It has been a while since I’ve posted a recipe…This has become a favorite around our house. I make them over the weekend and we have them for a good portion of the week to munch on. They’re great heated up in the toaster oven for breakfast, and I love them as well in place of bread to go with my salad at lunch!
Let’s talk about chickpea flour, shall we? Matt and I discovered socca years ago when I got Mark Bittman’s “How to Cook Everything Vegetarian” book. I highly suggest it for anyone wanting to add more vegetarian recipes to their dining table; most recipes are simple, flexible and delicious! So, chickpea flour is also called garbanzo bean flour, gram flour and besan. You can find it in most grocery stores (Bob’s Red Mill is a popular brand), health food stores and international markets. This flour is made from…(you guessed it!) raw or roasted chickpeas. It has a higher protein content than regular flours and is gluten-free.
Chickpea flour is the main ingredient for the popular “Faranita” in Italy (where it originated) or “socca” in southeastern France where it is a popular street food. Traditionally it’s mixed with water and olive oil, then poured into a tin pan and cooked as a thin pancake over an open flame. It’s often enjoyed with fresh herbs and a glass of wine. A version of this chickpea pancake can also be eaten in places such as Algeria, Uruguay, Argentina, India and Spain.
We went though a phase where we were making socca in our cast iron skillet on a weekly basis as a “pizza” crust (thanks for the recommendation, Mark Bittman), topped with pesto, onions and olives. Yum. The texture was always hard to get right without that open flame to really get the top to crust over though. We’ve made them crepe-style and tortilla style. I tried a muffin version after that, and it worked okay, but then I got distracted by other recipes like cauliflower crusts and broccoli flat breads…
Focus, Amber, focus! A few years later and I’m back to chickpea flour. After some test cooking and taking tips from this recipe by the mostly vegan and Mark Bittman’s recipe, I’ve finally come up with my own, which I describe as a savory pizza-muffin for any time of the day. Although, I find that hot out of the oven, this tasty treat begs to be had with a glass of wine!
Savory Socca Muffins
This recipe is gluten free. If you omit the cheese, it’s also dairy-free.
Makes about 16 muffins; see bottom of page for veggie + cheese combos
3-4 Cups fresh veggies of your choice, chopped small
1 1/2 – 2 Cups cheese of choice, optional
Fresh or dried herbs of your choice
2 Cups Chickpea flour
1/4 Cup nutritional yeast*
1 tsp baking powder
1 tsp sea salt + pinch for roasting veggies
1 TBS red pepper flakes to taste, optional
3 cloves of crushed fresh garlic
1 TBS olive oil + extra for roasting veggies
2 1/2 Cups water
First, whisk together the flour, baking powder, nutritional yeast, salt, pepper, water and olive oil. Make sure all the lumps are out. Add chopped herbs of choice. Set aside. It’s great if you can leave this batter for a few hours, but let it rest at least for 30 minutes.
Pre-heat oven to 400°.
You can do one of 3 things with the veggies:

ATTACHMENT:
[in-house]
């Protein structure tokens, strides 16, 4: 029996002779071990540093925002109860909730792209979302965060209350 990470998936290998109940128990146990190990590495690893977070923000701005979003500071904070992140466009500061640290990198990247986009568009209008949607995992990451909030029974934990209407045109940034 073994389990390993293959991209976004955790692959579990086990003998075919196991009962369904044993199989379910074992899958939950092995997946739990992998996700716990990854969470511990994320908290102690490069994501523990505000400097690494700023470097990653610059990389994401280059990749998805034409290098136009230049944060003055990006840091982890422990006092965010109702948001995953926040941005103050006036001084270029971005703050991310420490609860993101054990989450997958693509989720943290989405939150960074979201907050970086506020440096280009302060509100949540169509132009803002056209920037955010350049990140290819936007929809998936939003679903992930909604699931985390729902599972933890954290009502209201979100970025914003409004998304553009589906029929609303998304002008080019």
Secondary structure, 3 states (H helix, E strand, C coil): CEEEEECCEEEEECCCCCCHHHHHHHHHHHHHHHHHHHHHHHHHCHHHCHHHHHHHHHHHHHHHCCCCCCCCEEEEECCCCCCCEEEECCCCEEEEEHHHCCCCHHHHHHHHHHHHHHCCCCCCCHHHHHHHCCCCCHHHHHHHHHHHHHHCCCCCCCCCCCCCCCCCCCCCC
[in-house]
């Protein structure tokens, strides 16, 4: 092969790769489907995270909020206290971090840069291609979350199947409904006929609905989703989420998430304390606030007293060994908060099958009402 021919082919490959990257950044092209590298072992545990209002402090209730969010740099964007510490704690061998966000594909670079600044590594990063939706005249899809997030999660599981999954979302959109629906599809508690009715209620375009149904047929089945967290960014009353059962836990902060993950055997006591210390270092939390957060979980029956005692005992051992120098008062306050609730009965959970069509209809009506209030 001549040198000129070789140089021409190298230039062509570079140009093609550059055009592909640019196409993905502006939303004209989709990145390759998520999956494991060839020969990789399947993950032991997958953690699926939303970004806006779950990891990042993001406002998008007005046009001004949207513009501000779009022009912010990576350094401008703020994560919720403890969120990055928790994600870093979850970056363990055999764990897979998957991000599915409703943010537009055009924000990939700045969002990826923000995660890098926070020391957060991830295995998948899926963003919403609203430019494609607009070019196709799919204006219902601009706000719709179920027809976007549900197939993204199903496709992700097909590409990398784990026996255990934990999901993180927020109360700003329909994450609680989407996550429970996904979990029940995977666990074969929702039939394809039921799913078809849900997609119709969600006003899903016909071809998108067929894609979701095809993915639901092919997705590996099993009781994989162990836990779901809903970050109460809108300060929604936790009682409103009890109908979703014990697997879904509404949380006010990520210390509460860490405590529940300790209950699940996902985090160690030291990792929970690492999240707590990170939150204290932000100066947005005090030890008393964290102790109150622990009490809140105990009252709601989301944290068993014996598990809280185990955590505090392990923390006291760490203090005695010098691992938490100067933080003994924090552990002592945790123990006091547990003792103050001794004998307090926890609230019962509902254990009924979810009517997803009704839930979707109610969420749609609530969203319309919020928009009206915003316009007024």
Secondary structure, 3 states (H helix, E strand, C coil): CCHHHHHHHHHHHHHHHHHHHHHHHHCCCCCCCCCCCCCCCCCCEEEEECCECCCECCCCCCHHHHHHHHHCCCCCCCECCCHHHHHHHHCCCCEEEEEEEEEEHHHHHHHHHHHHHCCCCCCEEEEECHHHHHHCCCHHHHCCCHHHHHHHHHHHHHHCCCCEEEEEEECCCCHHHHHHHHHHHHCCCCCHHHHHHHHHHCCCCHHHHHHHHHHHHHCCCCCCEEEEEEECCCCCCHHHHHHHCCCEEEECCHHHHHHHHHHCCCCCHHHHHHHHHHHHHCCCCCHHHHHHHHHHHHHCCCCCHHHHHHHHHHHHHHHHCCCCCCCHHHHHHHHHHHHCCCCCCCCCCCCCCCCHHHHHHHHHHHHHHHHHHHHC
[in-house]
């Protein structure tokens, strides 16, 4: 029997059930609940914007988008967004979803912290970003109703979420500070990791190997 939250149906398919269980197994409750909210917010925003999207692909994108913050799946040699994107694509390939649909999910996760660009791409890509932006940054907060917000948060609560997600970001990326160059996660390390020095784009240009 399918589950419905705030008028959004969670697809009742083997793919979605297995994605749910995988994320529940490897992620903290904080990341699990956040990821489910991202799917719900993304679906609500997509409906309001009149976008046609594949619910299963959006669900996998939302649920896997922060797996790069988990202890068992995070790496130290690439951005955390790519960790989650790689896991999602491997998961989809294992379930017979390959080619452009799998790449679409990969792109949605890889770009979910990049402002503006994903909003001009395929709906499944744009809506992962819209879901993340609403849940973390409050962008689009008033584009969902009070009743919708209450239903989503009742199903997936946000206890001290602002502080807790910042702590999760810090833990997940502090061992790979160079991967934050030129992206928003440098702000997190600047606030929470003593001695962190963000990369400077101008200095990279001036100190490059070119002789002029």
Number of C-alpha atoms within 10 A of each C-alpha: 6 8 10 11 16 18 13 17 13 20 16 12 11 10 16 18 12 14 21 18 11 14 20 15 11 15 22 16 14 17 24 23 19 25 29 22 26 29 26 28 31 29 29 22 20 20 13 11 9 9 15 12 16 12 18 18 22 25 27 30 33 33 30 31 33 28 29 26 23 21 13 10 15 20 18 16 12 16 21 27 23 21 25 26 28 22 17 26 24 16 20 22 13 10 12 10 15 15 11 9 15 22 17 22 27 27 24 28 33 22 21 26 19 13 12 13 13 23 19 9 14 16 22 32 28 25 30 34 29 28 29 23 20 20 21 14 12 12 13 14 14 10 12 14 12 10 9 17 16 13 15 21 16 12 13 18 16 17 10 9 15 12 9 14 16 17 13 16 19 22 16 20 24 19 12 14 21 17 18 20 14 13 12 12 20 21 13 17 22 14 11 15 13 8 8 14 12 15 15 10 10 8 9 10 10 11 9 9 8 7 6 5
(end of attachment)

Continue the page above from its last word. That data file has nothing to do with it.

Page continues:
1) Roast the veggies (my recommendation): Toss veggies, olive oil, garlic and a pinch of salt in a bowl and mix well. Place veggies on a cookie sheet and roast in the oven at 400° for approximately 25-35 minutes.
2) Steam the veggies in a steamer basket on the stove top until just cooked.
3) OR sauté veggies with garlic and a bit of oil on the stove top in a pan.
After the veggies are cooked, grease your muffin tin (or add parchment paper liners or use a non-stick pan) and fill your cups with veggies about halfway.
If using cheese, add about 1 TBS per muffin cup, on top of the veggies. Then pour batter over the cups to almost-full. Wiggle each cup by sticking a spoon in there to get the batter to the bottom.
Bake in the oven for 35 minutes. Remove from oven and let cool before removing from pan.
This is a super loose recipe in the regard that you can use any veggie, any cheese, any herb, etc. I think along the lines of what’s fun on pizza. Here is my #1 favorite combo:
Roasted broccoli, kale (or spinach), baby tomatoes (halved) and zucchini mixed with feta cheese and fresh basil + oregano.
Roasted green chiles, cheddar cheese and optional ground beef or bacon would be good for meat eaters….
What about gorgonzola or blue cheese, sautéed mushrooms, thyme and carmelized onions? Yum.
Roasted red onions, chopped kalamata olives and feta muffins smeared with pesto upon serving…
You get the idea now, right?
*Nutritional yeast is a deactivated yeast commonly used by vegetarians because of its nutty, “cheesy” flavor. It’s a source for B-complex vitamins and is a complete protein. “Nooch” is found in the form of powder or flakes, usually in the bulk section or “health food” section of grocery stores. (Natural Grocers has it placed near their vitamins/supplements and it’s a few dollars for a bag.)
If you are interested in a good, basic vegetarian recipe book, especially if you’re just beginning to go down that road, check out Mark Bittman’s book here. I’m quite sure you can find a vegetarian version of almost any dish. I love his approach to cooking and the ease of substitutions in his recipes!